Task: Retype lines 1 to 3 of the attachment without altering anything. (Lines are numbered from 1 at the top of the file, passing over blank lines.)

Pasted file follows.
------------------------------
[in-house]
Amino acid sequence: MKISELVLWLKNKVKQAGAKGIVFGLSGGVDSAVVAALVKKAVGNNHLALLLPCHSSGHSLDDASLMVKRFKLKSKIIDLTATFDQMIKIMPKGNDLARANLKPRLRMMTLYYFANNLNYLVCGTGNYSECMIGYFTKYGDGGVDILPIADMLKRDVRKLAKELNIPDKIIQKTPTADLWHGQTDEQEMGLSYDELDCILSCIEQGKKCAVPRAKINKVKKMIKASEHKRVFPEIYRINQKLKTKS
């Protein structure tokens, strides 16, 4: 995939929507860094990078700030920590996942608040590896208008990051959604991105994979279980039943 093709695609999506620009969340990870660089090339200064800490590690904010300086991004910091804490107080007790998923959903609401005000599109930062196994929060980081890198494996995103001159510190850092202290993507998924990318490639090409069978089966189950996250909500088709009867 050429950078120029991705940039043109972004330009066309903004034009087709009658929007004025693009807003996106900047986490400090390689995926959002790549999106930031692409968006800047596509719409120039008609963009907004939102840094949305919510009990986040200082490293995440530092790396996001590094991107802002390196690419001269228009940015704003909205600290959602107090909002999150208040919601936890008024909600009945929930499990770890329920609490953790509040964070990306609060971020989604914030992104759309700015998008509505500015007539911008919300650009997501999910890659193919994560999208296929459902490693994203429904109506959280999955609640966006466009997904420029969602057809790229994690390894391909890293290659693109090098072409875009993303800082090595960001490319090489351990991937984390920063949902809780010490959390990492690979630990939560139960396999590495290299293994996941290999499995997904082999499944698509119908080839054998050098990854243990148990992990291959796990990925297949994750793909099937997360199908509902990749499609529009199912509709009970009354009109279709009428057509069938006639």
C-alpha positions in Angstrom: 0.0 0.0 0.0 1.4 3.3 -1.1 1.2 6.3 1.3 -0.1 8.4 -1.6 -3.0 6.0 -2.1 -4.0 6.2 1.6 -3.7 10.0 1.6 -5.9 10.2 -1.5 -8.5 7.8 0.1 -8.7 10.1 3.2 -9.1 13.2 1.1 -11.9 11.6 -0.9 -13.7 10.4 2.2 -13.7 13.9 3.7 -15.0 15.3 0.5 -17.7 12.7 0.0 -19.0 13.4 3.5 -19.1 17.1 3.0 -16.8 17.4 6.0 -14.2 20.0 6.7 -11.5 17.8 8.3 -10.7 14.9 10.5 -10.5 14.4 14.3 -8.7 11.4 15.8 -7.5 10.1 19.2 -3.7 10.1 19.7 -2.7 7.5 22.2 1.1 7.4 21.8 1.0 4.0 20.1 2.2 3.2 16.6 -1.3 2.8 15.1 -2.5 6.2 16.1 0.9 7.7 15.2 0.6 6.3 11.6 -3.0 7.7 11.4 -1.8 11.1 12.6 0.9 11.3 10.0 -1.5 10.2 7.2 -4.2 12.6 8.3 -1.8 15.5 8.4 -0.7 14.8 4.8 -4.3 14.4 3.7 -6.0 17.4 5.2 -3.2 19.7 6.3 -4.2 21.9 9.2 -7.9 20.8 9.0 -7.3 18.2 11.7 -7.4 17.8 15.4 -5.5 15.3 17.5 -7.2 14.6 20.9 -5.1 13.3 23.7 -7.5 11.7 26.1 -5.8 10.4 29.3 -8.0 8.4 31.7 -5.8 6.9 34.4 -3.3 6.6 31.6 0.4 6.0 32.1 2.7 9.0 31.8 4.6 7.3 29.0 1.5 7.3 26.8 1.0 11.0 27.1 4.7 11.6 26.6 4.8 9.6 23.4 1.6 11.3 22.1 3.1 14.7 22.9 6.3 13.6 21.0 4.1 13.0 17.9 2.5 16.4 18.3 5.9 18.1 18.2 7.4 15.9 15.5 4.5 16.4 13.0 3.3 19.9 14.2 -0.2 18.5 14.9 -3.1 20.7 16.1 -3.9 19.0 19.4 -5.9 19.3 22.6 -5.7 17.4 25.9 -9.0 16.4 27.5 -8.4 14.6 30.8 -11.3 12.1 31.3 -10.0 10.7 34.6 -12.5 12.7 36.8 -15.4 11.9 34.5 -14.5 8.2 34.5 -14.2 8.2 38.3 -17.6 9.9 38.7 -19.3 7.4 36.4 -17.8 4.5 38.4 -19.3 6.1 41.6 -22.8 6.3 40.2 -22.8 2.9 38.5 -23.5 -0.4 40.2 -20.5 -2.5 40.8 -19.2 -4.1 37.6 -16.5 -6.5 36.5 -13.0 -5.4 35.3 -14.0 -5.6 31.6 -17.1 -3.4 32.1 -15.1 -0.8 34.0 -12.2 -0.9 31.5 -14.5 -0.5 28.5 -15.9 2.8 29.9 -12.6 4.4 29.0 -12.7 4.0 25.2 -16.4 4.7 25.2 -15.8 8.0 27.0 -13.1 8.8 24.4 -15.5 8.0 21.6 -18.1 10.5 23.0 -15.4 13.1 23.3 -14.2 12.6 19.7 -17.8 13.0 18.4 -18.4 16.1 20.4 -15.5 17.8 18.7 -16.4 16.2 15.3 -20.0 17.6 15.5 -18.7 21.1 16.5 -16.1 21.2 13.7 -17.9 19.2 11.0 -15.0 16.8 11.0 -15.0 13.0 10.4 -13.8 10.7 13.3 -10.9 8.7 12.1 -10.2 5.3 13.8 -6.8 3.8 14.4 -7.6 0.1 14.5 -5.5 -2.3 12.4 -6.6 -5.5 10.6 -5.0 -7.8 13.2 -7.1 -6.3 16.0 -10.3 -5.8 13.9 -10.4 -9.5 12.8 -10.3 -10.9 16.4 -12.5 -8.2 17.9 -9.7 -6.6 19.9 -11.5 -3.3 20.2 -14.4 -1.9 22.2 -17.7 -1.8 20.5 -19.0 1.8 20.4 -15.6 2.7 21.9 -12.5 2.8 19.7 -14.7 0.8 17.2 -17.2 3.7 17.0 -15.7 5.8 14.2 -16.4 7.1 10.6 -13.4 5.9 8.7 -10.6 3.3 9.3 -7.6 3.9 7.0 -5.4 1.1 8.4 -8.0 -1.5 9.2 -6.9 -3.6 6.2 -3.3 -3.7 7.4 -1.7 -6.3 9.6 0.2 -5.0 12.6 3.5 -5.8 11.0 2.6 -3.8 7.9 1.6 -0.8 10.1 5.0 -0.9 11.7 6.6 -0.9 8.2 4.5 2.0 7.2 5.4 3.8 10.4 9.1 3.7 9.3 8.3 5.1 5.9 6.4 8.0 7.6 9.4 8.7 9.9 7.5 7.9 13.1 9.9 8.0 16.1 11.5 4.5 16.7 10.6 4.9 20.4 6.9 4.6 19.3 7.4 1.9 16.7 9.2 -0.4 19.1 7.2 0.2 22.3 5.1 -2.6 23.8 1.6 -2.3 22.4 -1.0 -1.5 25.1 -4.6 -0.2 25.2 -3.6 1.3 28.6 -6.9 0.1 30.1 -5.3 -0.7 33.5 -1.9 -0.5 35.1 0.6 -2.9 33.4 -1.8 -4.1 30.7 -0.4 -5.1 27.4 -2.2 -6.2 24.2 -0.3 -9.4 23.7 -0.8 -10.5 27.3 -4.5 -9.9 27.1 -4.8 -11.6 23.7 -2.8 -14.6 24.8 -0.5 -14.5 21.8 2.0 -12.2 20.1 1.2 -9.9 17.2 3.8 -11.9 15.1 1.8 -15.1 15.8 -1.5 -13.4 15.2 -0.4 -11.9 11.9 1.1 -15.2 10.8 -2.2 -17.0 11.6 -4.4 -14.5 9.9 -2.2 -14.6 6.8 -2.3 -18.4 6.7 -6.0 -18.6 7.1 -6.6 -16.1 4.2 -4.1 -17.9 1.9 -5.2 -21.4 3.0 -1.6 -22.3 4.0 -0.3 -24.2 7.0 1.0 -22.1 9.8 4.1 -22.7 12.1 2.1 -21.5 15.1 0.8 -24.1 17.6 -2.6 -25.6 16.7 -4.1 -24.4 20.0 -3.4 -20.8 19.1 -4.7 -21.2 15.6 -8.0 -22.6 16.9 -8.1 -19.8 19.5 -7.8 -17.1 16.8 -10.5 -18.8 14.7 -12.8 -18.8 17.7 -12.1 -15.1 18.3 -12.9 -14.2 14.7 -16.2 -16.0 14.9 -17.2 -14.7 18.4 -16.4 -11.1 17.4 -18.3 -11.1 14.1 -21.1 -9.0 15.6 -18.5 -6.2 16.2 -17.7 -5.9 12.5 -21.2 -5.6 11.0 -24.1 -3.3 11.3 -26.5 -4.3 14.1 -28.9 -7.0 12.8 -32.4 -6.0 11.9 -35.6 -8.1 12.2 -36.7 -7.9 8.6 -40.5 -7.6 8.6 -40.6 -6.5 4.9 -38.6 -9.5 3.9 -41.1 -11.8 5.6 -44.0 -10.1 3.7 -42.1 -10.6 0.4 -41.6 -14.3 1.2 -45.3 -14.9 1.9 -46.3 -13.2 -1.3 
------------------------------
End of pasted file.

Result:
[in-house]
Amino acid sequence: MKISELVLWLKNKVKQAGAKGIVFGLSGGVDSAVVAALVKKAVGNNHLALLLPCHSSGHSLDDASLMVKRFKLKSKIIDLTATFDQMIKIMPKGNDLARANLKPRLRMMTLYYFANNLNYLVCGTGNYSECMIGYFTKYGDGGVDILPIADMLKRDVRKLAKELNIPDKIIQKTPTADLWHGQTDEQEMGLSYDELDCILSCIEQGKKCAVPRAKINKVKKMIKASEHKRVFPEIYRINQKLKTKS
């Protein structure tokens, strides 16, 4: 995939929507860094990078700030920590996942608040590896208008990051959604991105994979279980039943 093709695609999506620009969340990870660089090339200064800490590690904010300086991004910091804490107080007790998923959903609401005000599109930062196994929060980081890198494996995103001159510190850092202290993507998924990318490639090409069978089966189950996250909500088709009867 050429950078120029991705940039043109972004330009066309903004034009087709009658929007004025693009807003996106900047986490400090390689995926959002790549999106930031692409968006800047596509719409120039008609963009907004939102840094949305919510009990986040200082490293995440530092790396996001590094991107802002390196690419001269228009940015704003909205600290959602107090909002999150208040919601936890008024909600009945929930499990770890329920609490953790509040964070990306609060971020989604914030992104759309700015998008509505500015007539911008919300650009997501999910890659193919994560999208296929459902490693994203429904109506959280999955609640966006466009997904420029969602057809790229994690390894391909890293290659693109090098072409875009993303800082090595960001490319090489351990991937984390920063949902809780010490959390990492690979630990939560139960396999590495290299293994996941290999499995997904082999499944698509119908080839054998050098990854243990148990992990291959796990990925297949994750793909099937997360199908509902990749499609529009199912509709009970009354009109279709009428057509069938006639």